The one where I sound all "domestic" and crap...
I tend to avoid discussions of the domestic/home management nature when I'm speaking to anyone other than another stay-at-home mom or maybe my mother- or sister-in-law. I guess, I have silly notions that someone who works for a living might just find it a bit sad that I'd get THAT excited when I find a new way to get food stains out of my toddler's clothes, or a new cleaning product that really does get rid of shower soap scum.
But, in truth, being a compulsive cleaner AND in charge of my home most days, these things sometimes jazz me up. And, I have friends who are just as freaky as I am, I'm happy to say.
Now, Martha Stewart, I am not. Although, I do try my best. I grew up the daughter of a woman who openly rebelled against most things domestic. You see, it skips a generation like that. My dear grandmother was very much a "June Cleaver." And, my mother? Well, if I had to compare, she'd probably be closer to Roseanne than June. (She would really HATE that comparison and she's hardly that obnoxious. She just frowns on most of the domestic because her mother shoved it all down her throat as a kid. My daughter may be just like her one day, actually.)
Our house was rarely clean and presentable when I was growing up. Microwave dinners were a staple for my sister and I with our busy schedule, and well...then, there was the laundry. My mother believed in buying only clothes that you did NOT have to iron or buying ones you could throw BACK in the dryer for about 10 minutes each morning to get the wrinkles out. My Dad ironed his own work clothes. And, as for the cleaning of the laundry? Well, it did tend to pile up.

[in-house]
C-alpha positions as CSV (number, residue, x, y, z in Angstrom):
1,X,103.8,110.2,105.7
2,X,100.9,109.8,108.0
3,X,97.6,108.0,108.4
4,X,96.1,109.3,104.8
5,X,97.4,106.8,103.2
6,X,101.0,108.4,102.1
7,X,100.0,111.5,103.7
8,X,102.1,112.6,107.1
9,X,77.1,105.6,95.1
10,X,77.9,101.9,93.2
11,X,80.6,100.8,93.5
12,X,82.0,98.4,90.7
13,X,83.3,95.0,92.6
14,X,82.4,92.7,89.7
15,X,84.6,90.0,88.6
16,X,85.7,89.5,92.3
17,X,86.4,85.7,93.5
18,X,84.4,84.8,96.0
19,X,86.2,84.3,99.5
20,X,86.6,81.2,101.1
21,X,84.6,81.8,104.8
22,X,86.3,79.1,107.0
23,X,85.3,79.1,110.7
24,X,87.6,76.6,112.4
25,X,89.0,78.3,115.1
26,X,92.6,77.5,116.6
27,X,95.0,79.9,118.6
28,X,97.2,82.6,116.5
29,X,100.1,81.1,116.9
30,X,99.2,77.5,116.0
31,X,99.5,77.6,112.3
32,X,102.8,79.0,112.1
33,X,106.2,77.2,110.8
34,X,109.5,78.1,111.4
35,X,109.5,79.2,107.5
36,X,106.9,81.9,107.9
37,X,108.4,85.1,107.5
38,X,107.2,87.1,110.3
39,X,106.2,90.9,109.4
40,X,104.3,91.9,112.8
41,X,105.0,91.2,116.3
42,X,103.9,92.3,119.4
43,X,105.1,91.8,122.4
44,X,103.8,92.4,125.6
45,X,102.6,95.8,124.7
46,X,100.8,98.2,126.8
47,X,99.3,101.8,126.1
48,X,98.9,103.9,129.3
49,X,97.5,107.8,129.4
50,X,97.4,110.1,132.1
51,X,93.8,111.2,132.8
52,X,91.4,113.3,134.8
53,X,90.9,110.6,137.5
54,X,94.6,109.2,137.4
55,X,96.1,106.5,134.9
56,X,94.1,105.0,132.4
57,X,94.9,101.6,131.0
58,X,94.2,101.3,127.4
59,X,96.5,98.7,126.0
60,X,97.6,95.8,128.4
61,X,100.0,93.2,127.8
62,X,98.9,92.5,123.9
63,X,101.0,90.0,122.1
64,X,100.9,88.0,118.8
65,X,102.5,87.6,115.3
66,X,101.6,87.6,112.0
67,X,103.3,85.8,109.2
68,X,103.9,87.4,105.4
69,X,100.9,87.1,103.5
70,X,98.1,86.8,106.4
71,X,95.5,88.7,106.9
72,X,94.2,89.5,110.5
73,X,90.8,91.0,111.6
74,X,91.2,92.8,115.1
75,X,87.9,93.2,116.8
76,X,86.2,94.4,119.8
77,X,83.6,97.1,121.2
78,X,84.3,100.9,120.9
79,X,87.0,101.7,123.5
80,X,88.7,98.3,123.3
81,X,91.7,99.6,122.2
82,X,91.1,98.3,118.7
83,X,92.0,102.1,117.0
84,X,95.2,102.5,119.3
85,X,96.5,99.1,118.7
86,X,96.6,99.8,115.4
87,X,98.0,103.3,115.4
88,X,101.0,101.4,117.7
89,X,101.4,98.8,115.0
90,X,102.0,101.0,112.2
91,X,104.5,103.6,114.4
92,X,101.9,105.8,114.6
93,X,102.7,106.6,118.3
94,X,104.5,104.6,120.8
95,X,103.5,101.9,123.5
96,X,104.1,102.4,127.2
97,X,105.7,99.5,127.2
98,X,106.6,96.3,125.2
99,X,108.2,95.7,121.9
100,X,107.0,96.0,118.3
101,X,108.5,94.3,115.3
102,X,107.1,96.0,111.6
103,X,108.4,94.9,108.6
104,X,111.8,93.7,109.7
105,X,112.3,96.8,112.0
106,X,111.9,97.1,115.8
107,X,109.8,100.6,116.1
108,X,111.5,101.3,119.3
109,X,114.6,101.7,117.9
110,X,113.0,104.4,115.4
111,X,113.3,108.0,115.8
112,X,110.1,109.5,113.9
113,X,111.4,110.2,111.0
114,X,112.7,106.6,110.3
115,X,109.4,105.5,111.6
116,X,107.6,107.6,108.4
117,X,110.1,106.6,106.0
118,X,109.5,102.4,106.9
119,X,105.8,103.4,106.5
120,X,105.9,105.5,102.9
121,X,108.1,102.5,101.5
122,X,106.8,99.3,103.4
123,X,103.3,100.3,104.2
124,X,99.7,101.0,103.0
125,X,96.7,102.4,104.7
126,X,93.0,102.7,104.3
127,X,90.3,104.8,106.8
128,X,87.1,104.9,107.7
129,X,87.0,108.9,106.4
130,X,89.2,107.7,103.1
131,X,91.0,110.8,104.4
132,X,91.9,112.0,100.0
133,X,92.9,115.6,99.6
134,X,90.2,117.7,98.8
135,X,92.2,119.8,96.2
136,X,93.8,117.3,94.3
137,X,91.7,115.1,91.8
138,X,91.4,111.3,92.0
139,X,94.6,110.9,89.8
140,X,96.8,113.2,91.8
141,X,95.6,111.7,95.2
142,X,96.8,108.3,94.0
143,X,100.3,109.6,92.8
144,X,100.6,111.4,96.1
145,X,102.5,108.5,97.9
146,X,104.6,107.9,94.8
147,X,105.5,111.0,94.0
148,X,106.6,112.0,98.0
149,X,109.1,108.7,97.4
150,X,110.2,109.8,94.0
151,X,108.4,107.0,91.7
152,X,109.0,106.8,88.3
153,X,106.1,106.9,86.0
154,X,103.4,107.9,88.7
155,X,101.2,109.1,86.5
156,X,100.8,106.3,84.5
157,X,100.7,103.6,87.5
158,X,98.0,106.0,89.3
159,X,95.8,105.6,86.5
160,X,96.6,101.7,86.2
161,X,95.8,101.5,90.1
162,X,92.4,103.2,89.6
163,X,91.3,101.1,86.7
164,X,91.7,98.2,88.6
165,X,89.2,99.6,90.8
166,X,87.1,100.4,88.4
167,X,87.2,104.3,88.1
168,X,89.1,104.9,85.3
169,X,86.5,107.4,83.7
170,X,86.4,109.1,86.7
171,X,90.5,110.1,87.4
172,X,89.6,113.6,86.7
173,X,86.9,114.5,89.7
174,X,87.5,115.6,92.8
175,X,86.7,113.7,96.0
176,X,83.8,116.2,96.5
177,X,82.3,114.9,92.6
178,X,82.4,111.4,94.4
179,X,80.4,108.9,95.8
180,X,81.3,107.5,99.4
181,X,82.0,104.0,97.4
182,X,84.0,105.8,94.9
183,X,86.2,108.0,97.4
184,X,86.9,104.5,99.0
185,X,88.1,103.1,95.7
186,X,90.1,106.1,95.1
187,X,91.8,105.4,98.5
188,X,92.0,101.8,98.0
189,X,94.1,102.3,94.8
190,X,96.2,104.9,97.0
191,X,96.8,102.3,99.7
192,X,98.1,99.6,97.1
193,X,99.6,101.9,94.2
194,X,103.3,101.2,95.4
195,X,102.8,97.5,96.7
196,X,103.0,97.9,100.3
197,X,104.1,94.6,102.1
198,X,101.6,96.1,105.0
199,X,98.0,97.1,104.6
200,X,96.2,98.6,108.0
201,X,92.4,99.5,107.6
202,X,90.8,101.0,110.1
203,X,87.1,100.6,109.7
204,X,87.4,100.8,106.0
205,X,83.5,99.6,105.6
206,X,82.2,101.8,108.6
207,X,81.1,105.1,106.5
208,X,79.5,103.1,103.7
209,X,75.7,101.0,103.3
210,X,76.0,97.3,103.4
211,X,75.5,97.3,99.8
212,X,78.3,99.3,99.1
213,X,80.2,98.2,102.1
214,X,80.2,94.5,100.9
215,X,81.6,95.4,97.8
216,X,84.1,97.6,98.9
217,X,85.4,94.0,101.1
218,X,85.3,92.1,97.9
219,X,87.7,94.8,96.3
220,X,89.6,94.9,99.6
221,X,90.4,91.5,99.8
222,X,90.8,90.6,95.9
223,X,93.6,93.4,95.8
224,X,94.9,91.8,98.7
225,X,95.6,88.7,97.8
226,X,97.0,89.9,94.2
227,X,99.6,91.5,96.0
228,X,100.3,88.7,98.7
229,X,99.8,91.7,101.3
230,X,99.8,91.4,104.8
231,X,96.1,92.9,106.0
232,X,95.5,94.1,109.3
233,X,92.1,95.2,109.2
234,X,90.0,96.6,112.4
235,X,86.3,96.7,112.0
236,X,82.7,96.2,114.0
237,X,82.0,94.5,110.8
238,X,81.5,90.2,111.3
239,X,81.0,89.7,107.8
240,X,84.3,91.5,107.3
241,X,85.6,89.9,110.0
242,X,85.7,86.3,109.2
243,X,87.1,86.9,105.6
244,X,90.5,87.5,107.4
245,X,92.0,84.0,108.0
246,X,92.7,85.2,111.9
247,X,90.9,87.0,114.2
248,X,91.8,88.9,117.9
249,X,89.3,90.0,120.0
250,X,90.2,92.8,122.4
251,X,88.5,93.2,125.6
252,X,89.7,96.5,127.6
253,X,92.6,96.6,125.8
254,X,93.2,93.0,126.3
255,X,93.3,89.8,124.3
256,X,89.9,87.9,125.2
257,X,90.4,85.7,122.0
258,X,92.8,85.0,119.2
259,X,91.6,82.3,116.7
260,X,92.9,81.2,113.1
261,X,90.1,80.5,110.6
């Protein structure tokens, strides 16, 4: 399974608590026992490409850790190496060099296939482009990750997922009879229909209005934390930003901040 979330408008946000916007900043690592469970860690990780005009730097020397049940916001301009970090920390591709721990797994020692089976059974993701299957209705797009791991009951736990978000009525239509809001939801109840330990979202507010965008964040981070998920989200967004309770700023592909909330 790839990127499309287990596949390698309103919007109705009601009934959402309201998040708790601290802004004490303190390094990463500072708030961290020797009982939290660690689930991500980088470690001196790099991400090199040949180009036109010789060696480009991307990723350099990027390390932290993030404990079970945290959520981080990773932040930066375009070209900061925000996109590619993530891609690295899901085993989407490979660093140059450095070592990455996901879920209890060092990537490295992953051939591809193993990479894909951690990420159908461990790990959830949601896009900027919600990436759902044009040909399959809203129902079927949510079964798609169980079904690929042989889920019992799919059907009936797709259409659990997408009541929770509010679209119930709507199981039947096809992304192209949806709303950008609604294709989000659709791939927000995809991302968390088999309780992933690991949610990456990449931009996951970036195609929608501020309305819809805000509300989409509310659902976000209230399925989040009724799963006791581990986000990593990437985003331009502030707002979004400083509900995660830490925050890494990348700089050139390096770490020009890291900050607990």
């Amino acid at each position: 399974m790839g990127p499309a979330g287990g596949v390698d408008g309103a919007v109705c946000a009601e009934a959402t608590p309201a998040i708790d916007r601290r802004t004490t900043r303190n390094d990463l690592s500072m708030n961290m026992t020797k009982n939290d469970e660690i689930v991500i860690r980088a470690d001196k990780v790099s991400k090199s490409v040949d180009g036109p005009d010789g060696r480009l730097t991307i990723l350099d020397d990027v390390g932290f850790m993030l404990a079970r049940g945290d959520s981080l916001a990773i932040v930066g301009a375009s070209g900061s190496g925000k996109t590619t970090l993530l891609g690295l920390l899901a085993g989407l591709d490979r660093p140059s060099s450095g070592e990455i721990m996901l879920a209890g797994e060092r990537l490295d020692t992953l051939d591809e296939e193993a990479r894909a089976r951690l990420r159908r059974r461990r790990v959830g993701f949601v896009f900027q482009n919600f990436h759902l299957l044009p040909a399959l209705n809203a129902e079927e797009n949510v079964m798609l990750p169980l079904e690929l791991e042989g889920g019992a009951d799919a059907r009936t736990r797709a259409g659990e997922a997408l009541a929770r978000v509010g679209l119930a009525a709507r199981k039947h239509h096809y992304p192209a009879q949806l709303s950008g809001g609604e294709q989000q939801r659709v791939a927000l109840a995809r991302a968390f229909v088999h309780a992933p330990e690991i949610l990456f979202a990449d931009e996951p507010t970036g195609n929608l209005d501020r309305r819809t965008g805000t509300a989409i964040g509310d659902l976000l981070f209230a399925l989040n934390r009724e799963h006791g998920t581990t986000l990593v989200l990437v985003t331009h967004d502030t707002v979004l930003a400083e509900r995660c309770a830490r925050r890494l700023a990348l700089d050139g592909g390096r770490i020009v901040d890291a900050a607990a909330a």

Worst than that, I went off the college not even really sure how to wash laundry. I was embarrassed a little that I didn't know what temperature to do the colors versus the whites. Fabric softeners were a mystery. And bleach? Well, let's just say I still shy away from the heavy duty stuff...I buy only color safe, just in CASE--because, well, you never KNOW!
I've tried to convert myself into a laundry-connoisseur, reading Hints from Heloise in our newspaper and checking out a bunch of cleaning websites. But, frankly, it just isn't in my genes. Still, we recently replaced our old washer dryer with snazzy new front-loaders. And, I am getting laundry done pretty regularly now. So, that's progress, I think.
There's just one load that seems to loom over me, week after week. I put it off as long as I possibly can, and then groan and moan and hope my husband will do it (and often he does) when he gets home. That load, fellow readers, is the dreaded "white" load.
Why the big deal? Well, aside from my bleach phobia, I live with males. Now, readers, I'll try not to get all graphic here. However, aside from my husband who is a pretty neat and tidy guy actually, I should specify that I live with a seven-year-old boy. And, seven-year-old boys aren't the neatest sort when it comes to their whites--especially when it comes to underwear and socks. (I hear your groans of understanding, oh ye desparate mothers of young sons.)